Your water heater is probably the most underappreciated machine in your home. Really – without your water heater, you don’t have any of these luxuries:
- Warm showers
- Warm baths
- Disinfected dishes
- Disinfected towels and sheets
- Hot water, period.
Given the significance of the water heater, do you truly know much about it? We’re here to provide a couple things to think about when it comes to replacing, maintaining, and servicing your water heater.
The average lifespan of residential water heaters is about ten to twelve years.
Natural gas and electric water heaters will commonly last about a decade before you need to look into replacing the water heater. If you are not sure what age your water heater is, the date the unit was manufactured will be shown in the serial number which is located on the label on the water heater tank.
Maturing water heaters are nothing to mess around with. A water heater that is a decade or older is at more risk of getting a leak and resulting in water damage to your home. If your water heater is positioned in your attic or above the bottom floor, the possibility of catastrophic damage goes up. Be sure you have your water heater maintenance yearly to avoid any leaks from creating damage in your home.
The most common breakdown of residential water heaters that will entail replacement is a leaking tank.
It is a good idea to have your installer place the water heater in a drain pan with piping that lets the pan to drain to the outside of your home and minimize the possibility of water damage. Every water heater should have a working and reachable shut-off valve on the inlet water supply to the tank, and a ball-type valve on the gas supply. For electric water heaters, an electrical cut off should be placed within reach.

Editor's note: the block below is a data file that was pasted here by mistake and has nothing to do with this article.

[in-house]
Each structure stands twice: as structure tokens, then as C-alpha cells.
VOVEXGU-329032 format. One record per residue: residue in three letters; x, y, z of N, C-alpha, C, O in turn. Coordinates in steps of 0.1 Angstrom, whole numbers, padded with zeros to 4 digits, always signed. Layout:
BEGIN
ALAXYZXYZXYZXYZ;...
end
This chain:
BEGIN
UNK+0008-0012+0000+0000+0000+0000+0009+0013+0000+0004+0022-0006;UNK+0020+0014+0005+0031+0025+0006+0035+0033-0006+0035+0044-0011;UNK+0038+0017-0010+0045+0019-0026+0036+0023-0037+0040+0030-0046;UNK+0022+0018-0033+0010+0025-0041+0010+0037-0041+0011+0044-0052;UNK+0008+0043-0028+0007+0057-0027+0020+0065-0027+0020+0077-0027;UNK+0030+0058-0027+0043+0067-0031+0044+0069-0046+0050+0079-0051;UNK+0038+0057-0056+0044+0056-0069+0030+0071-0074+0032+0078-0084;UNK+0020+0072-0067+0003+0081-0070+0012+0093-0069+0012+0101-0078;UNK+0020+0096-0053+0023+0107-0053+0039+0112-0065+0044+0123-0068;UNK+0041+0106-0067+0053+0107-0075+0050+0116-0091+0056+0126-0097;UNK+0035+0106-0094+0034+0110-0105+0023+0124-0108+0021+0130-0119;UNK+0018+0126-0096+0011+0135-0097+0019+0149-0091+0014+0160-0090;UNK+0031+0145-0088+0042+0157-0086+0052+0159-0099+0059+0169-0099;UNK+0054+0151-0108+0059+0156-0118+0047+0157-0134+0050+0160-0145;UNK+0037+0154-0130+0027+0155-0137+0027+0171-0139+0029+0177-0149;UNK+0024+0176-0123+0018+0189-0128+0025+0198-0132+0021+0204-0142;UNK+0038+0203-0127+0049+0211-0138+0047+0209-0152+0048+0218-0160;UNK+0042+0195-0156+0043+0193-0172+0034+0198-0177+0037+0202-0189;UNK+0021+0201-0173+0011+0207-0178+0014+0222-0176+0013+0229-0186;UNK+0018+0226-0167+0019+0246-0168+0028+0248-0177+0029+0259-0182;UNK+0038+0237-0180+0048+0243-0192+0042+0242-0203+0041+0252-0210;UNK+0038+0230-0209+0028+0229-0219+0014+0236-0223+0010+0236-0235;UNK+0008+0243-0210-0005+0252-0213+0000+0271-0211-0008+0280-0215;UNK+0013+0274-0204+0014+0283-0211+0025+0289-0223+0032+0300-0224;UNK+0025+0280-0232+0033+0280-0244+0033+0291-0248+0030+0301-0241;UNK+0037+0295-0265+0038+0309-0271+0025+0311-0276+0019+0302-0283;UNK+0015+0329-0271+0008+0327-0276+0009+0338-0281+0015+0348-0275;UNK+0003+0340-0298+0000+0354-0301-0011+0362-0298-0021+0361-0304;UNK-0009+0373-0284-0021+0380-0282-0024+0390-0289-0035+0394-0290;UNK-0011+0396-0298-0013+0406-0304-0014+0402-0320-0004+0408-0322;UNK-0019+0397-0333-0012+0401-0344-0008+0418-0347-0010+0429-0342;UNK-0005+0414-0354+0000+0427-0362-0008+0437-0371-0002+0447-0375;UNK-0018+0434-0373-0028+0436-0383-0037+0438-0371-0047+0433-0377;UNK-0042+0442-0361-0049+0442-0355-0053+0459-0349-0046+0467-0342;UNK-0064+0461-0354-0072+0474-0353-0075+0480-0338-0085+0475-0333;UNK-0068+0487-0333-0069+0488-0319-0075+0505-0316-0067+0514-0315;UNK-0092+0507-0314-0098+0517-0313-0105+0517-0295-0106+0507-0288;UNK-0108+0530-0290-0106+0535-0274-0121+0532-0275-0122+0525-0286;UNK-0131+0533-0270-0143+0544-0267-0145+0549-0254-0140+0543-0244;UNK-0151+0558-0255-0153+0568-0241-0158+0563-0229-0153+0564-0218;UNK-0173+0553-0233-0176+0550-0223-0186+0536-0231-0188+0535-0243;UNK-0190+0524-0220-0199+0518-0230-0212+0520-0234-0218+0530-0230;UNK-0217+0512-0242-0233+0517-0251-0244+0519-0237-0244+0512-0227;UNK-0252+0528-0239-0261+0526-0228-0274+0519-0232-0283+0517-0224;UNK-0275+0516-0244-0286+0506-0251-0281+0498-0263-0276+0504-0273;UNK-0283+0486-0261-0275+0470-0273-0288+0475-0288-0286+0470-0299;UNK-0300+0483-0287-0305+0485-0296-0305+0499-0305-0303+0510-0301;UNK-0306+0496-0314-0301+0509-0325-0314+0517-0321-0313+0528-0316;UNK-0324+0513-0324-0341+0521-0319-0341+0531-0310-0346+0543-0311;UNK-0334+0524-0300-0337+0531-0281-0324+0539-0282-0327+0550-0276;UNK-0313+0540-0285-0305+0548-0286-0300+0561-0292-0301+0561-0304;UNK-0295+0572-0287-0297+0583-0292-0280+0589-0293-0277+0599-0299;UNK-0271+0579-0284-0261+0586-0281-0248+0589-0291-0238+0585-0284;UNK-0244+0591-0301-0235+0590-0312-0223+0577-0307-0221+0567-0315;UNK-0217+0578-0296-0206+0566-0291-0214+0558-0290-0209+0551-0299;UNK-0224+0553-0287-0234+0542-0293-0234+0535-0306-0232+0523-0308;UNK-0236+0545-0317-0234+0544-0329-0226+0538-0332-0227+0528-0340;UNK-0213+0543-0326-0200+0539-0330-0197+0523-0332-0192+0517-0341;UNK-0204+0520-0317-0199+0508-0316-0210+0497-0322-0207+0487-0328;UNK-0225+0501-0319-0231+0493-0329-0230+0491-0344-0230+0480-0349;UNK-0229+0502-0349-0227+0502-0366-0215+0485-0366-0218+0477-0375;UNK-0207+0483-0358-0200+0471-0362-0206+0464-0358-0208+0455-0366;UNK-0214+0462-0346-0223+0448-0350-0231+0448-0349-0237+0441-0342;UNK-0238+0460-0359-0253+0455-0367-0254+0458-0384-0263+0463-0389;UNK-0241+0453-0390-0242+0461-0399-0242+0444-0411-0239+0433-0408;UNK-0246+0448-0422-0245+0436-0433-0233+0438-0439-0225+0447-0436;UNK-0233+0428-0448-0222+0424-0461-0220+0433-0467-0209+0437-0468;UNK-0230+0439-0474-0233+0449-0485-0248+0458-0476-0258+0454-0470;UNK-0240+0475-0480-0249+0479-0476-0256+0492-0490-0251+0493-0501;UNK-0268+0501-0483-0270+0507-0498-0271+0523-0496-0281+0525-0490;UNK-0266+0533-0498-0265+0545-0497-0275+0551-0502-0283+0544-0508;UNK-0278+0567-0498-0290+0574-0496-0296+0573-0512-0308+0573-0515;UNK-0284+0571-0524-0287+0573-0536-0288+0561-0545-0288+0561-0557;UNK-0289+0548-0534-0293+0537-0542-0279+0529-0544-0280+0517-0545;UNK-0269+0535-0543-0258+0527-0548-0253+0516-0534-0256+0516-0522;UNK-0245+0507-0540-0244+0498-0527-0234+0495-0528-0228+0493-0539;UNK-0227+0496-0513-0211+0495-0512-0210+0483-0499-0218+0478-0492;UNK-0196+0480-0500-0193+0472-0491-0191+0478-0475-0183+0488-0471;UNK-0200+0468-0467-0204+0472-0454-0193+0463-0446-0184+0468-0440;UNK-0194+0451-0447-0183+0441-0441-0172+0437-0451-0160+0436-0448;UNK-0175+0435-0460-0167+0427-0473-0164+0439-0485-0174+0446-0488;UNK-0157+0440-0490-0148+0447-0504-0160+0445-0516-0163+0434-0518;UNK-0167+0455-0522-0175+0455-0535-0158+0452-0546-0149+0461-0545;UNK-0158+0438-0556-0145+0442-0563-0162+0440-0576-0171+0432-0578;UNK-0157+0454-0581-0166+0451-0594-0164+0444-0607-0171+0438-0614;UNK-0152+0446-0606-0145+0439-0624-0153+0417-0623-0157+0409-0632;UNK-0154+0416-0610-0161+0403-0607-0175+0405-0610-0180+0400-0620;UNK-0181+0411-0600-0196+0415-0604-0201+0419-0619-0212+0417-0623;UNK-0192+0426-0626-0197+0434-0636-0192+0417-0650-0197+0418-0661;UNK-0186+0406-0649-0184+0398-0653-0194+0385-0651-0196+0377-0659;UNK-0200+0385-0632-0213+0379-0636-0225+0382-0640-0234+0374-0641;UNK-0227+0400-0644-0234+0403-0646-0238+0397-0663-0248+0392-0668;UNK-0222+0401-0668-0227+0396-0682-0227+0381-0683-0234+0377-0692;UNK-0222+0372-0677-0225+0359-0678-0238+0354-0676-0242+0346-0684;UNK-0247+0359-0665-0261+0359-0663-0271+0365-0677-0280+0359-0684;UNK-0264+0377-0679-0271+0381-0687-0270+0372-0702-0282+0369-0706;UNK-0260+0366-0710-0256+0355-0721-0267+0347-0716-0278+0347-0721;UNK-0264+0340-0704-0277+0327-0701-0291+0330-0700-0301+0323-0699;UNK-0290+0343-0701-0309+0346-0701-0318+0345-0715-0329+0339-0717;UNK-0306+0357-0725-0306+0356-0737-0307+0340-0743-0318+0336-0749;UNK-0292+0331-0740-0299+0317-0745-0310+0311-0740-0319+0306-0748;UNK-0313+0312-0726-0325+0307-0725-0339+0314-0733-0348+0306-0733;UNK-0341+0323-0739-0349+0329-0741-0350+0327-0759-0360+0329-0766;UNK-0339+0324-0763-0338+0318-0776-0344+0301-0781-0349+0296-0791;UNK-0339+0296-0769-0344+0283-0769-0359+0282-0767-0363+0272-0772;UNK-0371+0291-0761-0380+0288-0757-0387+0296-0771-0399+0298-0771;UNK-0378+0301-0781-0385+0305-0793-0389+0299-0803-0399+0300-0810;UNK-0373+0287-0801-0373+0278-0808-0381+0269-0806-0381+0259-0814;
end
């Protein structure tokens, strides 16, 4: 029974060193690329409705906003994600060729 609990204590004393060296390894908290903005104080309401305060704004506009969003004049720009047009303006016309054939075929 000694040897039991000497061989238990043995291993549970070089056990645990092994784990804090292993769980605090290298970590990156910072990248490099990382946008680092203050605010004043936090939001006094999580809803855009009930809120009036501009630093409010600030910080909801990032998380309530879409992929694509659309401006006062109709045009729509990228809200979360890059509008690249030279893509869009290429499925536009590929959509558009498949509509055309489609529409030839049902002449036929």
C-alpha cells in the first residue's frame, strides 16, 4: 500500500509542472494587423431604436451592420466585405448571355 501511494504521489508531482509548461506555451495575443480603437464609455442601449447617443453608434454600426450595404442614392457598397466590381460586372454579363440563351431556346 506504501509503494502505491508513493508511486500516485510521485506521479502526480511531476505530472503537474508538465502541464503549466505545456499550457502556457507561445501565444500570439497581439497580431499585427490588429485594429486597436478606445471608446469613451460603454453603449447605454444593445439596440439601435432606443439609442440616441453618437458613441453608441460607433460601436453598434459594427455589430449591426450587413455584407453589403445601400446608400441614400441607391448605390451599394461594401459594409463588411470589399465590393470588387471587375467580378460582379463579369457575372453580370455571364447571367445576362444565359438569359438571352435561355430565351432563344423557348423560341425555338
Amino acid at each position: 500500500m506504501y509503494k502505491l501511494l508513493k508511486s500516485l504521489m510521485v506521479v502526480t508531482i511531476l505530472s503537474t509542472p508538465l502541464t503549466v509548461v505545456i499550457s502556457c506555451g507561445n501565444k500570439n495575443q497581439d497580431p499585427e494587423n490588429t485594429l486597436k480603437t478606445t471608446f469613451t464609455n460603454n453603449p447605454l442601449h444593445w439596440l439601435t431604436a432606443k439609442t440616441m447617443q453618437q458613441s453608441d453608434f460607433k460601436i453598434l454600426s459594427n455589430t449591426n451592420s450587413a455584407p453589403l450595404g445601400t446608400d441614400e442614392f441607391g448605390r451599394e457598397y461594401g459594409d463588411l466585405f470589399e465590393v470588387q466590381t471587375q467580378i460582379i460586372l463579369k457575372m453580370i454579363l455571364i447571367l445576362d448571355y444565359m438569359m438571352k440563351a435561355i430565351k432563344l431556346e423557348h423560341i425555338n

If a water heater is “undersized,” particularly a gas water heater, the tank will malfunction in a shorter amount of time.
When a gas water heater is regularly depleted of hot water due to substantial hot water usage, the gas burner discharges repeatedly which can produce heavy condensation on the tank exterior. The condensation can create more rapid deterioration of the steel tank. Furthermore, the extreme heat from the gas burner on the bottom of the water heater tank can also cause damage to the glass lining on the interior of the tank, which lowers the life expectancy of the water heater.
Water Heater sizing is a significant replacement factor.
The water supply cause all water heaters to be under pressure, and as water is heated, it expands creating even more pressure. When thinking about replacing a water heater, it’s usually better to go with a sizable 50 gallon tank, rather than a 30 or 40 gallon tank, providing the location will accept the larger size. The 50 gallon tank will also provide you more hot water capacity.